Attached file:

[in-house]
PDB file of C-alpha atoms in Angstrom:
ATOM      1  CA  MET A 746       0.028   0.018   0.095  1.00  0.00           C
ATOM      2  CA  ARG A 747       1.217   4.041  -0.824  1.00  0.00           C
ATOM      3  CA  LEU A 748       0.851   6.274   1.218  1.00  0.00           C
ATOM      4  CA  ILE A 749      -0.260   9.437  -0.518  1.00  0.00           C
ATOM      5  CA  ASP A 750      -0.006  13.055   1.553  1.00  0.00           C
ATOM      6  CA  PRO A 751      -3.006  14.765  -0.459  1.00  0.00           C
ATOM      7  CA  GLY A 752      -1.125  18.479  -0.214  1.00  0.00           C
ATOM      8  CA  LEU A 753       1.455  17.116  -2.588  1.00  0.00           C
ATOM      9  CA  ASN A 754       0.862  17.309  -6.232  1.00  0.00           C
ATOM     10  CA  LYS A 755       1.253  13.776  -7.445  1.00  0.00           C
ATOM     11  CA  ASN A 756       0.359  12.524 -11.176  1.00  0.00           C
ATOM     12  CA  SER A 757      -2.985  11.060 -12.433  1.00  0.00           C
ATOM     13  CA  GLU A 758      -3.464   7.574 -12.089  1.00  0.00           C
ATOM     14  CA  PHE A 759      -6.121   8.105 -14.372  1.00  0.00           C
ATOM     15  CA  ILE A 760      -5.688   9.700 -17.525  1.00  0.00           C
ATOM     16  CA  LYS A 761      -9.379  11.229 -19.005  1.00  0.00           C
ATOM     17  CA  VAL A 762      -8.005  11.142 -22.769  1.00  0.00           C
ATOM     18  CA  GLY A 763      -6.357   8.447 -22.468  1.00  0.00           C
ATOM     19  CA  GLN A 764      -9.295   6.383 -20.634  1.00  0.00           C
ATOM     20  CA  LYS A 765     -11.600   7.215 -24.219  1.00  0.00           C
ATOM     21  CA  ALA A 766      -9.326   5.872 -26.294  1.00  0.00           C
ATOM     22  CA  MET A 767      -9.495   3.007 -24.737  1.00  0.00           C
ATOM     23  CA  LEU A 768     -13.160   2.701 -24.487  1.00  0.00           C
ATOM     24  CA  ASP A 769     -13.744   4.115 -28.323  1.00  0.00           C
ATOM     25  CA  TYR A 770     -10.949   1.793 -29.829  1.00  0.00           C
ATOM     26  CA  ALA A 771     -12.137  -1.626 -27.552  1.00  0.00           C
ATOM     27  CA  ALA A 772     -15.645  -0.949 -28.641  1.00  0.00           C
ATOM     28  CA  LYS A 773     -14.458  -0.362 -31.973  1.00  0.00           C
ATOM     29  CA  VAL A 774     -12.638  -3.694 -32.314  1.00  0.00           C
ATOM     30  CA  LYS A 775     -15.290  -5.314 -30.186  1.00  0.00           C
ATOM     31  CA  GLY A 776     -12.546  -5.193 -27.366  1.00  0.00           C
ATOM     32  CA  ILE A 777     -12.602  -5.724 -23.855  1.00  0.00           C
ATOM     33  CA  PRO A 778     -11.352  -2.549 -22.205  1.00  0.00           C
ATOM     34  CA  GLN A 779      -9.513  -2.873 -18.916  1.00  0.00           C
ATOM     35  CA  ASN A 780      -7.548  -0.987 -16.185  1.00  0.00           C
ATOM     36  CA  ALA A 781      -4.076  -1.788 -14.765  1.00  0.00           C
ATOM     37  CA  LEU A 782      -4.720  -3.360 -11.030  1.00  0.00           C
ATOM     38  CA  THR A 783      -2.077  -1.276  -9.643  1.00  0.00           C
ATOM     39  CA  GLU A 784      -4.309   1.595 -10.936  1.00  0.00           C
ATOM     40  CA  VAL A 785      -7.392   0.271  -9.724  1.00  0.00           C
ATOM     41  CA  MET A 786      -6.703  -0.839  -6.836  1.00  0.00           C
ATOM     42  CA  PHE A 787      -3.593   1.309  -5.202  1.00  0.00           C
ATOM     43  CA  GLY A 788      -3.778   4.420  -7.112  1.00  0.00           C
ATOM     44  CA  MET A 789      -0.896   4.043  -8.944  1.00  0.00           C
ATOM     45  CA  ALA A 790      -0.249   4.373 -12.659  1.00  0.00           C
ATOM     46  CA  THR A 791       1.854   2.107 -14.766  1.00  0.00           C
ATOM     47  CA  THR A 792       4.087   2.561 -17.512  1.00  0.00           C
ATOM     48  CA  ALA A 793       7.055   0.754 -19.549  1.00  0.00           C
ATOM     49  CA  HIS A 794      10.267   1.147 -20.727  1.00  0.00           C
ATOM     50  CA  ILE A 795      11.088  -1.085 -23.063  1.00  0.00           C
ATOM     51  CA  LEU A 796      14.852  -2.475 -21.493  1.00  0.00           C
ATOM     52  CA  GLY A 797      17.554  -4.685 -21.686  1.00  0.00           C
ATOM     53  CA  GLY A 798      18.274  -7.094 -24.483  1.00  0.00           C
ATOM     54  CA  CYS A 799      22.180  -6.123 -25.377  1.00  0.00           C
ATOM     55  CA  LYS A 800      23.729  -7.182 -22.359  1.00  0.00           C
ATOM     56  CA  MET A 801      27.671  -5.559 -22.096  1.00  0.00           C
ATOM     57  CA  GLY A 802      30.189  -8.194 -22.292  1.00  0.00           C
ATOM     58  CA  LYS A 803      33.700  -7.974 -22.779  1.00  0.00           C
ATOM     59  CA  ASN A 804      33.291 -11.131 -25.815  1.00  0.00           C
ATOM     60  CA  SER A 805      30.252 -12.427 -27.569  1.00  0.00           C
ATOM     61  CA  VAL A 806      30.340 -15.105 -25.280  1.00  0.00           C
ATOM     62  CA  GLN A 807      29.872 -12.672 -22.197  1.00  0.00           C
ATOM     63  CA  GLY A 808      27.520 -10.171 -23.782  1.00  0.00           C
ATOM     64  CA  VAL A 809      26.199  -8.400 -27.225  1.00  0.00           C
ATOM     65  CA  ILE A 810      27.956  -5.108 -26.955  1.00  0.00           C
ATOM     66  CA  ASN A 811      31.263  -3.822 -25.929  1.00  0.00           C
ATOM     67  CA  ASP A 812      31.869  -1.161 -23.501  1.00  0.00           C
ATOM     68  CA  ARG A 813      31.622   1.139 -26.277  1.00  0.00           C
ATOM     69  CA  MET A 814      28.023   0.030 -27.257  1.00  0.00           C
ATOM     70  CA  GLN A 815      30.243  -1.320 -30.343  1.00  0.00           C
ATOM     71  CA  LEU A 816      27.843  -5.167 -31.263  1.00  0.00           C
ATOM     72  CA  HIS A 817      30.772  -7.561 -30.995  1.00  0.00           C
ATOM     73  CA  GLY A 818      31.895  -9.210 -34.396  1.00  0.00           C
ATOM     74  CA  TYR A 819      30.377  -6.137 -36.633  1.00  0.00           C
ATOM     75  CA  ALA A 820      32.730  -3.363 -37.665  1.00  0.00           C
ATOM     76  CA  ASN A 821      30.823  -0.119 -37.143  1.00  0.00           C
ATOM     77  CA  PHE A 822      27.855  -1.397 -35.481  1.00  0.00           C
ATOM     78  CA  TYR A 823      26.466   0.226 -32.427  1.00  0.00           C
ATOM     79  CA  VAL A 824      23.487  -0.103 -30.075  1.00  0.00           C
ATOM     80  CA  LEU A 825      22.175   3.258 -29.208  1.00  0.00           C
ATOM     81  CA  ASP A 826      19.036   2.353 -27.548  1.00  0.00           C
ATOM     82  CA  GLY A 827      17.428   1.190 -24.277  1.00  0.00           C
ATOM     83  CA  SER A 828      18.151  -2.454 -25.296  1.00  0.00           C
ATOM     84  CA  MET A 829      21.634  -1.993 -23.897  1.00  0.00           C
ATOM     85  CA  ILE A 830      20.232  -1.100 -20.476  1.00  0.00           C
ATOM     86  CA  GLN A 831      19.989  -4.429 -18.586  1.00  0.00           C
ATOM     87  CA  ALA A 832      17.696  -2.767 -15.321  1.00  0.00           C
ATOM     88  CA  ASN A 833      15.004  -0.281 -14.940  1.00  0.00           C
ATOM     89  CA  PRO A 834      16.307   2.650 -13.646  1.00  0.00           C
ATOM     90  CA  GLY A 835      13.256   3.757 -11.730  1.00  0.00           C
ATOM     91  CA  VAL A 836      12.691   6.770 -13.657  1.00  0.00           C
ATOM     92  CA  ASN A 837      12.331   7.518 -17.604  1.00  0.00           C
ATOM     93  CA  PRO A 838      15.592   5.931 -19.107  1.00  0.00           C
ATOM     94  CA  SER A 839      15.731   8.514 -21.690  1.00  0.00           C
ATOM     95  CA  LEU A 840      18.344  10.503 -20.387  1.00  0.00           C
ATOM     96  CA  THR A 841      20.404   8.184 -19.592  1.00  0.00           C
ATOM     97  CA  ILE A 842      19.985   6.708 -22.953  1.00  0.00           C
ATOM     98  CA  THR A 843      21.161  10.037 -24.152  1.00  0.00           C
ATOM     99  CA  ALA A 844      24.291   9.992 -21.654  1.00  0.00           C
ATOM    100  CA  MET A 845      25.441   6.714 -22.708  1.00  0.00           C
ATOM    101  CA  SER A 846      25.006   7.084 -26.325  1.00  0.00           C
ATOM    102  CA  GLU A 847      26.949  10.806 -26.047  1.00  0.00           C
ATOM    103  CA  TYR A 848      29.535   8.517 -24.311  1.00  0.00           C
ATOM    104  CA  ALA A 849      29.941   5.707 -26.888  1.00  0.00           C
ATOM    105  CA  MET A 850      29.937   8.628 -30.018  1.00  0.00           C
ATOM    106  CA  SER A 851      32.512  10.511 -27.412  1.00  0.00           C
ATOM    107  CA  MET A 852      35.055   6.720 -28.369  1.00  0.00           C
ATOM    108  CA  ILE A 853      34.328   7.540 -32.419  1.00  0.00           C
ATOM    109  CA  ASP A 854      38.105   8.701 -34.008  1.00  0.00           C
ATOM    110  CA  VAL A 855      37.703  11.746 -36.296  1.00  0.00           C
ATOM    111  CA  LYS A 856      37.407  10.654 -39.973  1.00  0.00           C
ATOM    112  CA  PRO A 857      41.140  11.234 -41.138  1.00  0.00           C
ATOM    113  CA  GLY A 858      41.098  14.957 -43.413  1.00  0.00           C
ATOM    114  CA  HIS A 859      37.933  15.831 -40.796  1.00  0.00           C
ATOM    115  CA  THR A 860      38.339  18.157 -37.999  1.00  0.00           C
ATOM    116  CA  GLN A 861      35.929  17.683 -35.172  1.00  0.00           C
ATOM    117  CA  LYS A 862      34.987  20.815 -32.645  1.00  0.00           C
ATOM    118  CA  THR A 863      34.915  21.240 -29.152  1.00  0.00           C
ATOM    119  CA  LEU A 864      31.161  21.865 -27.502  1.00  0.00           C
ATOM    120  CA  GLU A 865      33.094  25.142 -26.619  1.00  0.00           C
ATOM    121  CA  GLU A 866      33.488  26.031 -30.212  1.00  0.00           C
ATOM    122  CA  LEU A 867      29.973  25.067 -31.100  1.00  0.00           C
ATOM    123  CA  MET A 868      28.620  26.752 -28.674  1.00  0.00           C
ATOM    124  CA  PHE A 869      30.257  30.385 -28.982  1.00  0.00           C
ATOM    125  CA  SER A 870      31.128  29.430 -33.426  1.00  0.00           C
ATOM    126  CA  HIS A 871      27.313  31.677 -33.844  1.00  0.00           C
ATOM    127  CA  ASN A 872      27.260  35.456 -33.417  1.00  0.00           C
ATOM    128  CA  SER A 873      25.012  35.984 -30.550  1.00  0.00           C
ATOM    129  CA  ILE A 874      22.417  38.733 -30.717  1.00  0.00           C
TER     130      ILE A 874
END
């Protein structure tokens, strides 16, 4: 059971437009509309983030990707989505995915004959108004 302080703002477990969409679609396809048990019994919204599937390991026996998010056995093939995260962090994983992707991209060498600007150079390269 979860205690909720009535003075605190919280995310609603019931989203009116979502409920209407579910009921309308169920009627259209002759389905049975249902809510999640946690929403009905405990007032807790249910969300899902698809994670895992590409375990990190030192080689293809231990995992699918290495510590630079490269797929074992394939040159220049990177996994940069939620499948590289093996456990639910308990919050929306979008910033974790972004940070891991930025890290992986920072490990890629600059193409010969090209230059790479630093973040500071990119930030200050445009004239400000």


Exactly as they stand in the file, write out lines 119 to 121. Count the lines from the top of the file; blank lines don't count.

ATOM    117  CA  LYS A 862      34.987  20.815 -32.645  1.00  0.00           C
ATOM    118  CA  THR A 863      34.915  21.240 -29.152  1.00  0.00           C
ATOM    119  CA  LEU A 864      31.161  21.865 -27.502  1.00  0.00           C